darthcamaro writes: At the Linuxcon conference in Seattle today, Linus Torvalds responded to questions about Linux security and about the next 10 years of Linux. For security, Torvalds isn't too worried as he sees it just being about dealing with bugs. When it comes to having a roadmap he's not worried either as he just leaves that to others. "I'm a very plodding, pedestrian person and look only about six months ahead," Torvalds said. "I look at the current release and the next one, as I don't think planning 10 years ahead is sane."
Graphics

The Agonizingly Slow Decline of Adobe's Flash Player 220

harrymcc writes: Security and performance issues with Adobe's Flash Player have led to countless calls for its abandonment. But a significant percentage of major sites still use it--and many of those companies aren't eager to explain why. Over at Fast Company, Jared Newman investigates why Flash won't disappear from the web anytime soon. From the article: Despite the pressure from tech circles, the sites I spoke with said they simply weren’t able to start moving away from Flash until recently, when better technology become available. And even now, it’s going to take time for them to finish building the necessary tools. "Originally, Flash was necessary to solve a couple problems," says Adam Denenberg, chief technical officer for streaming music service iHeartRadio. "Streaming was difficult, especially for live stations, and there were no real http-supported streaming protocols that offered the flexibility of what was required a few years back."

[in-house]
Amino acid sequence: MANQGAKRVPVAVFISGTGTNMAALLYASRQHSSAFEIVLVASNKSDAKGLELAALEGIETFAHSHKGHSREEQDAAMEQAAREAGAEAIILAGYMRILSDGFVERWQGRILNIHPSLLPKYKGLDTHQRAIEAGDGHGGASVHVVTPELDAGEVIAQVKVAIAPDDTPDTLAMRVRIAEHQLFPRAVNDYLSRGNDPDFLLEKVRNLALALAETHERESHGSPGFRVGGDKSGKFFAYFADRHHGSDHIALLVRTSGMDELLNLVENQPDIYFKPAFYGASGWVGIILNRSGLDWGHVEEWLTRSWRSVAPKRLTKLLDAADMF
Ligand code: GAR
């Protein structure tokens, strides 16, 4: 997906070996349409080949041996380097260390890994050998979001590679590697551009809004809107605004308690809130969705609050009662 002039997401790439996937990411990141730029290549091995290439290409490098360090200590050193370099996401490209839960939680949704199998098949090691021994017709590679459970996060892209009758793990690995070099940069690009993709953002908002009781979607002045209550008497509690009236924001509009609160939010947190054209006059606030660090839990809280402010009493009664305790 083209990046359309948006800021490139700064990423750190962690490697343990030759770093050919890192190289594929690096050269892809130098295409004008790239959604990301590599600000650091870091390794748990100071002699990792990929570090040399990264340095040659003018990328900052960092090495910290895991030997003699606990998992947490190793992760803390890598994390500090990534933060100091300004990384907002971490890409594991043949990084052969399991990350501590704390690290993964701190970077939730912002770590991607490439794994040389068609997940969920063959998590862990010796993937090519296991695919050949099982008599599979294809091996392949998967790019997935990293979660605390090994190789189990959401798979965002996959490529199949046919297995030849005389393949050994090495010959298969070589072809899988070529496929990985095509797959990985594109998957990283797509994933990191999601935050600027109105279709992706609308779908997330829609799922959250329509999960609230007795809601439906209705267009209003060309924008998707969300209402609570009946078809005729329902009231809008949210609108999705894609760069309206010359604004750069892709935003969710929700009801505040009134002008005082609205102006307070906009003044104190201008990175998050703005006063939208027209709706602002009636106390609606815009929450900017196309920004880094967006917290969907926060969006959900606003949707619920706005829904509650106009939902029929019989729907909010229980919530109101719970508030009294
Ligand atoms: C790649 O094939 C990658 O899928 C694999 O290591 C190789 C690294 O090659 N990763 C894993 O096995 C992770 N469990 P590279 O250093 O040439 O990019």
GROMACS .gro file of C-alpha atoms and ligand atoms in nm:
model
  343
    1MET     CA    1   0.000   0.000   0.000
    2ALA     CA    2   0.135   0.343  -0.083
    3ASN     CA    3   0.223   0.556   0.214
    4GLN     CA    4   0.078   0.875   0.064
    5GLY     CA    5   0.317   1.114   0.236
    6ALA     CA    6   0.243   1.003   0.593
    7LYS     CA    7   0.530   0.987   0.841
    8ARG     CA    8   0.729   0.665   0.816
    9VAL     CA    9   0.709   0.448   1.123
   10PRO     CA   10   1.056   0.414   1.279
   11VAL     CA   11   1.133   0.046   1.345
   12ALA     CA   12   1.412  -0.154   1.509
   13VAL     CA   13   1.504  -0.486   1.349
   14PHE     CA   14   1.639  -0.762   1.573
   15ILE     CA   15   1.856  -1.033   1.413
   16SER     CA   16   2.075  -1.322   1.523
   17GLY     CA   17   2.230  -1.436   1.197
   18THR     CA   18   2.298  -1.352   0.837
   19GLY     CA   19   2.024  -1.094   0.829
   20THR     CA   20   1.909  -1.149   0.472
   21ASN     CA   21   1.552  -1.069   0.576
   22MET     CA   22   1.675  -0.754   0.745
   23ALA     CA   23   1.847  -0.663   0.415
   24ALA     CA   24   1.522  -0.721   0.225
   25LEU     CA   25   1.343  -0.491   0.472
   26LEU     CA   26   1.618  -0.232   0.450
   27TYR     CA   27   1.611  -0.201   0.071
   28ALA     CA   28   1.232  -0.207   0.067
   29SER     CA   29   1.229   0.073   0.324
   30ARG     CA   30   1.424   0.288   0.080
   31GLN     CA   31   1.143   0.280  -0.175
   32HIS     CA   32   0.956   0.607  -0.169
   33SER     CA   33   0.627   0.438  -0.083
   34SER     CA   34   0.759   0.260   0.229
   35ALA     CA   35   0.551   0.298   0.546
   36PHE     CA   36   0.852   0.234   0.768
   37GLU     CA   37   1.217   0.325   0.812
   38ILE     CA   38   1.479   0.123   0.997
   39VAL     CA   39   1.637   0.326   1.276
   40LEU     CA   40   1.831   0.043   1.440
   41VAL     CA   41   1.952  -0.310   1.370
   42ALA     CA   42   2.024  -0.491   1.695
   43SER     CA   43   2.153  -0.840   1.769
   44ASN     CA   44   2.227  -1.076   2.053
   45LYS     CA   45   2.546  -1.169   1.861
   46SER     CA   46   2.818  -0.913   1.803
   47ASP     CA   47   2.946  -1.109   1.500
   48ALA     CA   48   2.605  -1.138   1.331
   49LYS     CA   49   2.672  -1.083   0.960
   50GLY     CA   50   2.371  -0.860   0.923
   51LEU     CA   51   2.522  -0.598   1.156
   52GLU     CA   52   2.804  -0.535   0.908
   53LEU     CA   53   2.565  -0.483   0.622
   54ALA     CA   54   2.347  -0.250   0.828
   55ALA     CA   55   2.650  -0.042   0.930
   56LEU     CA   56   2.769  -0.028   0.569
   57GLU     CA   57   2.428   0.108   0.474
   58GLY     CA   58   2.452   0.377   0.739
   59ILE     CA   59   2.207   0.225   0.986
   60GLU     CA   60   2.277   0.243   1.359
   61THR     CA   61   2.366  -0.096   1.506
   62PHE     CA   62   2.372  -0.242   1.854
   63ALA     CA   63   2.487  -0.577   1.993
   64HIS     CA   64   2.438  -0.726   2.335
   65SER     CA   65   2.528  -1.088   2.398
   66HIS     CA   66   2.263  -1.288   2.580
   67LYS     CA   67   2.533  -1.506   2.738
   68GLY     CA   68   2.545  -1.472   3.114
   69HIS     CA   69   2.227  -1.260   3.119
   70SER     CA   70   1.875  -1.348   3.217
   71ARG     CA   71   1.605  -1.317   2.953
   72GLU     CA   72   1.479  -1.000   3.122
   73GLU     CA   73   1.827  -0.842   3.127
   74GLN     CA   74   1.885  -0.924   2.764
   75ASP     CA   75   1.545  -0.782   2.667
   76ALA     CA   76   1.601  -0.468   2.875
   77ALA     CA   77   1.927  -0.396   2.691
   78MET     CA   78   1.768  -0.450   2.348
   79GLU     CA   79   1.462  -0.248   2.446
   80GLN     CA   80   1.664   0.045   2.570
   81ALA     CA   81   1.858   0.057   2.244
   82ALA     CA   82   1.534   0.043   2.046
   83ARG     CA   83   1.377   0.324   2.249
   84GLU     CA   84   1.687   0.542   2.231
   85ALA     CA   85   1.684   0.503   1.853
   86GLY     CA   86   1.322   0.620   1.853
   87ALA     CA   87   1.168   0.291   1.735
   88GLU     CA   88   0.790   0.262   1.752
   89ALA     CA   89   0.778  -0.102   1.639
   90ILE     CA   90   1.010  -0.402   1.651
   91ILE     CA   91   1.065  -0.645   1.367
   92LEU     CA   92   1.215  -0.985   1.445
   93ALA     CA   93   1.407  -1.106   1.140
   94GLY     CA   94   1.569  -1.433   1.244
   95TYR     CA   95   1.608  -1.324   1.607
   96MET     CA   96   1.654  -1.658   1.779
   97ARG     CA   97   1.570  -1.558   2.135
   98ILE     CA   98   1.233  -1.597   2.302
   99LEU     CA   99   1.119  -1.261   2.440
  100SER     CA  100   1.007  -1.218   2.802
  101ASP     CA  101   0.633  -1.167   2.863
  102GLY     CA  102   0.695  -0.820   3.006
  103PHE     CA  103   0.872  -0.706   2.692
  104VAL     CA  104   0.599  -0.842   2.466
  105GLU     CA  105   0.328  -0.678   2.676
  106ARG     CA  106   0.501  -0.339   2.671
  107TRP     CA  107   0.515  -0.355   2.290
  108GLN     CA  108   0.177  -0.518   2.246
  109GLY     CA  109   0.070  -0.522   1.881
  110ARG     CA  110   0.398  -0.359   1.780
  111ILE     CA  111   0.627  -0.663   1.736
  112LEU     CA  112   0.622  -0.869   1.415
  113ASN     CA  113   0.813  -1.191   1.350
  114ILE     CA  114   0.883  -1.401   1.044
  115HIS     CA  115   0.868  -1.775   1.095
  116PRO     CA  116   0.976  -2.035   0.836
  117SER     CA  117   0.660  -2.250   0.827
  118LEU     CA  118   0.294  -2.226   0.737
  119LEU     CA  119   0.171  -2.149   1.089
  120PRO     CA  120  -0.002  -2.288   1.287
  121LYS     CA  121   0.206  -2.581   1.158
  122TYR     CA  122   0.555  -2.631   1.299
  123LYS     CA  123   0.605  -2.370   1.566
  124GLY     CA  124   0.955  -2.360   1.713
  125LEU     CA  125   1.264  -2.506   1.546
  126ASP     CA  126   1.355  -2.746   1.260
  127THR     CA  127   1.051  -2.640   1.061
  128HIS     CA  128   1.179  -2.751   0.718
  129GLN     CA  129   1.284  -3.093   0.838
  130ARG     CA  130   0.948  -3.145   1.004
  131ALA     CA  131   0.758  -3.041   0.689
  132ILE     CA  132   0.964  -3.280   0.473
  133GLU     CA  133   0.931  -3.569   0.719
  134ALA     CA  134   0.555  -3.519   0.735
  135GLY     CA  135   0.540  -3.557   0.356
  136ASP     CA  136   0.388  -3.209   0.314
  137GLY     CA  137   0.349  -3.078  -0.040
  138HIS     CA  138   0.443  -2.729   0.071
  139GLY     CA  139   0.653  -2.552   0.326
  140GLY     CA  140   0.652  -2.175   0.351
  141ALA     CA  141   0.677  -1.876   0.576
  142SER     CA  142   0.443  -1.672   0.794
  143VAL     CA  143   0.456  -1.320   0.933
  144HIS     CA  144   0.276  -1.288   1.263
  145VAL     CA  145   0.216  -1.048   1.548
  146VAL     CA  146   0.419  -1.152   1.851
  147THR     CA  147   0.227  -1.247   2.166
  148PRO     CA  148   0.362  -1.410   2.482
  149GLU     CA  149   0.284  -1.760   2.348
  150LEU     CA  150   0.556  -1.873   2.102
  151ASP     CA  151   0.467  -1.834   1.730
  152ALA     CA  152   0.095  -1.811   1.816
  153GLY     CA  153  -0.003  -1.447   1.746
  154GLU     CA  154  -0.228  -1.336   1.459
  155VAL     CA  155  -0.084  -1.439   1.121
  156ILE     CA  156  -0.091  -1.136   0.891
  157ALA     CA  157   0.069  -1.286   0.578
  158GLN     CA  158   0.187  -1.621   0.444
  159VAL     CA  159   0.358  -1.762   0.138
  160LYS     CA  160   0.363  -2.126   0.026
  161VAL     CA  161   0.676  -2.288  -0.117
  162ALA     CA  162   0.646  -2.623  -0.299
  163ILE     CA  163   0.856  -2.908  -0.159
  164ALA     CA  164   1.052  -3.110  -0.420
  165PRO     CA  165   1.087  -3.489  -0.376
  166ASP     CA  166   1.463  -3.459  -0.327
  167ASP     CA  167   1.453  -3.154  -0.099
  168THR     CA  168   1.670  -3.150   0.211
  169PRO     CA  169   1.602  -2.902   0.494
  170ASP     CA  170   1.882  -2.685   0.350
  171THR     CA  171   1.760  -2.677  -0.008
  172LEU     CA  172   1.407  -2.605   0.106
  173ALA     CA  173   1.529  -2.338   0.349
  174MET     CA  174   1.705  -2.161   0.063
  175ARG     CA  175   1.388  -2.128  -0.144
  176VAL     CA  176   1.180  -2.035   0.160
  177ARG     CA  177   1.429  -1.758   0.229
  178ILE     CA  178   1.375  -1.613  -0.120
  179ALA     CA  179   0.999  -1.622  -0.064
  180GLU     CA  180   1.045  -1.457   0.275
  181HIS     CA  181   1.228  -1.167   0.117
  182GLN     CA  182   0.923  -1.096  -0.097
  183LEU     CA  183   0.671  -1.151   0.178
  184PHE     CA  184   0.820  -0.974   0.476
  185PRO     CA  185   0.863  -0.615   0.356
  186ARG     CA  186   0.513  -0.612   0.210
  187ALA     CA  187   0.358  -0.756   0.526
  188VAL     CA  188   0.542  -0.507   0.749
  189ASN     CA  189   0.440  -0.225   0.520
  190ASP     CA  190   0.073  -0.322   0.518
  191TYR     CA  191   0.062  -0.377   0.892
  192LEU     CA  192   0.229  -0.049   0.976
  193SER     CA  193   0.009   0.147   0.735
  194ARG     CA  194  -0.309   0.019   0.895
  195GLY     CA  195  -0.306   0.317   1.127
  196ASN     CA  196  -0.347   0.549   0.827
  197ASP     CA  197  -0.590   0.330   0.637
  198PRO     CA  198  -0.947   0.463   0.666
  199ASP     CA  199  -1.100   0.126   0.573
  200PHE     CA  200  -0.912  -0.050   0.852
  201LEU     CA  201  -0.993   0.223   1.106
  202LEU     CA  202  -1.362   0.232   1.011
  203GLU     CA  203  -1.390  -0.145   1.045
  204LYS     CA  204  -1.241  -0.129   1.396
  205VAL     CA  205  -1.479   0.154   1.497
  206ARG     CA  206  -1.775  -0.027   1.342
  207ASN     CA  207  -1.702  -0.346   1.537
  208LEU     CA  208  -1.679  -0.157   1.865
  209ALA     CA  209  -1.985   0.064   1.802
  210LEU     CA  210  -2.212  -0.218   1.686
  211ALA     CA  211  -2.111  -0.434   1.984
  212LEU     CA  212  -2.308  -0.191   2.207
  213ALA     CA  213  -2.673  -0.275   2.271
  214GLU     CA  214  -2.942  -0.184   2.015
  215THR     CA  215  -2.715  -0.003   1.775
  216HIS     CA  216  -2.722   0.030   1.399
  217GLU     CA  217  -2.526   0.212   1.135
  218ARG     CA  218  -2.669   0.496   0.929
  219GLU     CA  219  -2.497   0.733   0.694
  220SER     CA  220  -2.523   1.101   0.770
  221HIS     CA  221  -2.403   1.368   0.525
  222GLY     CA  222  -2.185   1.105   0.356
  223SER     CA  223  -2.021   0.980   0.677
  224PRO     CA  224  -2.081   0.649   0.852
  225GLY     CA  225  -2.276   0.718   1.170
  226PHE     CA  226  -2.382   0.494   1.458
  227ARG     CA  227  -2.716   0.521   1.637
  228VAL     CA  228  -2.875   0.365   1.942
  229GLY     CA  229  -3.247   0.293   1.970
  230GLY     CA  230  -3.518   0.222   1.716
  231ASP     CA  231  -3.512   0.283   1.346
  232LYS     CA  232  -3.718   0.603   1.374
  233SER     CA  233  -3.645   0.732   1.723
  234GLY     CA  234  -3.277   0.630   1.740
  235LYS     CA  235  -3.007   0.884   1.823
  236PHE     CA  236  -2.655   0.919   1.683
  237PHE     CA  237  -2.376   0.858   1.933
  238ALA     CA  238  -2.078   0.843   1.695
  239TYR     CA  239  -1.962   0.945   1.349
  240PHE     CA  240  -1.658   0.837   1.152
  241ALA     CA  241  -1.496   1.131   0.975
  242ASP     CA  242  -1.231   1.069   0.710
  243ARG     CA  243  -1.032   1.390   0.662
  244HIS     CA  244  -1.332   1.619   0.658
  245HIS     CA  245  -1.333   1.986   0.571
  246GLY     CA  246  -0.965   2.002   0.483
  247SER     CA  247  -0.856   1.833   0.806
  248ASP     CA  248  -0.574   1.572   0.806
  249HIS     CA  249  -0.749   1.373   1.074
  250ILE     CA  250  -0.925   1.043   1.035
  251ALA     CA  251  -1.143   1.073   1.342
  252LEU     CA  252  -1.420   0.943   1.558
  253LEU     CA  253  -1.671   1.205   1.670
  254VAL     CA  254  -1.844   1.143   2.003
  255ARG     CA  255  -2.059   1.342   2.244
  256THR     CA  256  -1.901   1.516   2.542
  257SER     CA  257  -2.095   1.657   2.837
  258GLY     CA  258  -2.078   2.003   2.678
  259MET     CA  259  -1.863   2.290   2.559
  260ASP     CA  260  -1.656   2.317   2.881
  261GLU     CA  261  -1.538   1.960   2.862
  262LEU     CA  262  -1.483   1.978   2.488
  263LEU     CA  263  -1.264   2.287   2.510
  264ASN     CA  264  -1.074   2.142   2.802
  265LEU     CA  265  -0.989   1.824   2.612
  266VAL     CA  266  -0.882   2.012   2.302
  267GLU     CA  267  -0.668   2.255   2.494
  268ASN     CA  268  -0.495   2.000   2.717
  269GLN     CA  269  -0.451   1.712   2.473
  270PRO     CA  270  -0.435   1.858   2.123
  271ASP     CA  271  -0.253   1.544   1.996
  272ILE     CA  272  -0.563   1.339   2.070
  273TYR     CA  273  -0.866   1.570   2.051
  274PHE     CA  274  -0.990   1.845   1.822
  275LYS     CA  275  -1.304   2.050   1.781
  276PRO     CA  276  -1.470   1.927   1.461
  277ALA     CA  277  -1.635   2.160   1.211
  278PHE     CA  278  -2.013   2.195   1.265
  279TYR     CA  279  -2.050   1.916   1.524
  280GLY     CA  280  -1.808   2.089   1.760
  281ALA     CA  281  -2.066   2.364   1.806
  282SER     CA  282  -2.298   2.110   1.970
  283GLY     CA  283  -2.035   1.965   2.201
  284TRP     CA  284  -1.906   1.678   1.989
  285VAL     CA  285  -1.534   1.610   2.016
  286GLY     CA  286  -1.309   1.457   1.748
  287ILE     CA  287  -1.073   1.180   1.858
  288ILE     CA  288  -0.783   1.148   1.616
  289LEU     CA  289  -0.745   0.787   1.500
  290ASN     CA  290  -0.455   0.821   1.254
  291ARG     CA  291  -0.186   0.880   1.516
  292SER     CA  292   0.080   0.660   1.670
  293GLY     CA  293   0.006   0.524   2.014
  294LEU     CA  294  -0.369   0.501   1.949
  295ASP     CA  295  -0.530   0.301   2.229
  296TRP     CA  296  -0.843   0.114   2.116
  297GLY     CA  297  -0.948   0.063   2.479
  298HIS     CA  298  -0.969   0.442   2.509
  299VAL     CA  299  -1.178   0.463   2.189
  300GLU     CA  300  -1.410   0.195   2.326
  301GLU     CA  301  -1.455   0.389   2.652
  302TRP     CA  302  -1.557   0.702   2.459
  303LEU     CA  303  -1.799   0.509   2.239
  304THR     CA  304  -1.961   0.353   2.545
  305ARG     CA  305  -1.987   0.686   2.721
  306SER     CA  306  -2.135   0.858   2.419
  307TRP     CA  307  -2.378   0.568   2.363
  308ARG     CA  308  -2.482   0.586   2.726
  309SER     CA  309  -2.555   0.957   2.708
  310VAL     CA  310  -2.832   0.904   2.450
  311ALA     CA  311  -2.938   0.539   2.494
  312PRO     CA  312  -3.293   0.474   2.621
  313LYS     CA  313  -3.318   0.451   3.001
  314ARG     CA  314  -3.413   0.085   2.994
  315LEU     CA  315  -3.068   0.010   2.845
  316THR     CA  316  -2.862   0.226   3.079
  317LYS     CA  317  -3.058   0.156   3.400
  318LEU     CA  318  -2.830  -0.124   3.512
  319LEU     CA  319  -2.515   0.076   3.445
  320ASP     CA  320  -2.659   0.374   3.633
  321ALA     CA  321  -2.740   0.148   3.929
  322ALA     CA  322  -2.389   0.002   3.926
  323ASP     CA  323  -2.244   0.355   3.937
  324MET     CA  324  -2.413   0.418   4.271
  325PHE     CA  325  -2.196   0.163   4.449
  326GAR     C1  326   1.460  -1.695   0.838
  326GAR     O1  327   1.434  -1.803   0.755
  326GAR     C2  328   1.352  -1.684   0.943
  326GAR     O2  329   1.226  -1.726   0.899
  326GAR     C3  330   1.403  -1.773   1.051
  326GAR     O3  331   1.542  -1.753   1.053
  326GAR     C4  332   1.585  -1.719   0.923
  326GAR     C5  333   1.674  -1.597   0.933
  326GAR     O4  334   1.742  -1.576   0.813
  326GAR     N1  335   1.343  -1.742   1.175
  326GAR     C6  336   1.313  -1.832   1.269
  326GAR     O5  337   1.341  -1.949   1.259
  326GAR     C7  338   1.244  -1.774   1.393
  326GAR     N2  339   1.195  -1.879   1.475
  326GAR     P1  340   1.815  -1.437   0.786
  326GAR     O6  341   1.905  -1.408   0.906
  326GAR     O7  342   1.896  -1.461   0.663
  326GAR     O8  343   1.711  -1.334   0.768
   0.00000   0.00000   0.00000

Books

Jason Scott of Textfiles.com Is Trying To Save a Huge Storage Room of Manuals 48

martiniturbide writes: Remember Jason Scott of Textfiles.com, who wanted your AOL & Shovelware CDs earlier this year? Right now -- at this moment! -- he trying to save the manuals in a huge storage room that was going to be dumped. It is a big storage room and some of these manuals date back to the thirties. On Monday a team of volunteers helped him to pack some manuals to save them. Today he needs more volunteers at "2002 Bethel Road, Finksburg, MD, USA" to try to save them all. He is also accepting Paypal donations for the package material, transportation and storage room payment. You can also check his progress on his twitter account.
AMD

DirectX 12 Performance Tested In Ashes of the Singularity 96

Vigile writes: The future of graphics APIs lies in DirectX 12 and Vulkan, both built to target GPU hardware at a lower level than previously available. The advantages are better performance, better efficiency on all hardware and more control for the developer that is willing to put in the time and effort to understand the hardware in question. Until today we have only heard or seen theoretical "peak" performance claims of DX12 compared to DX11. PC Perspective just posted an article that uses a pre-beta version of Ashes of the Singularity, an upcoming RTS utilizing the Oxide Games Nitrous engine, to evaluate and compare DX12's performance claims and gains against DX11. In the story we find five different processor platforms tested with two different GPUs and two different resolutions. Results are interesting and show that DX12 levels the playing field for AMD, with its R9 390X gaining enough ground in DX12 to overcome a significant performance deficit that exists using DX11 to the GTX 980.
Programming

"Father Time" Gets Another Year At NTP From Linux Foundation 157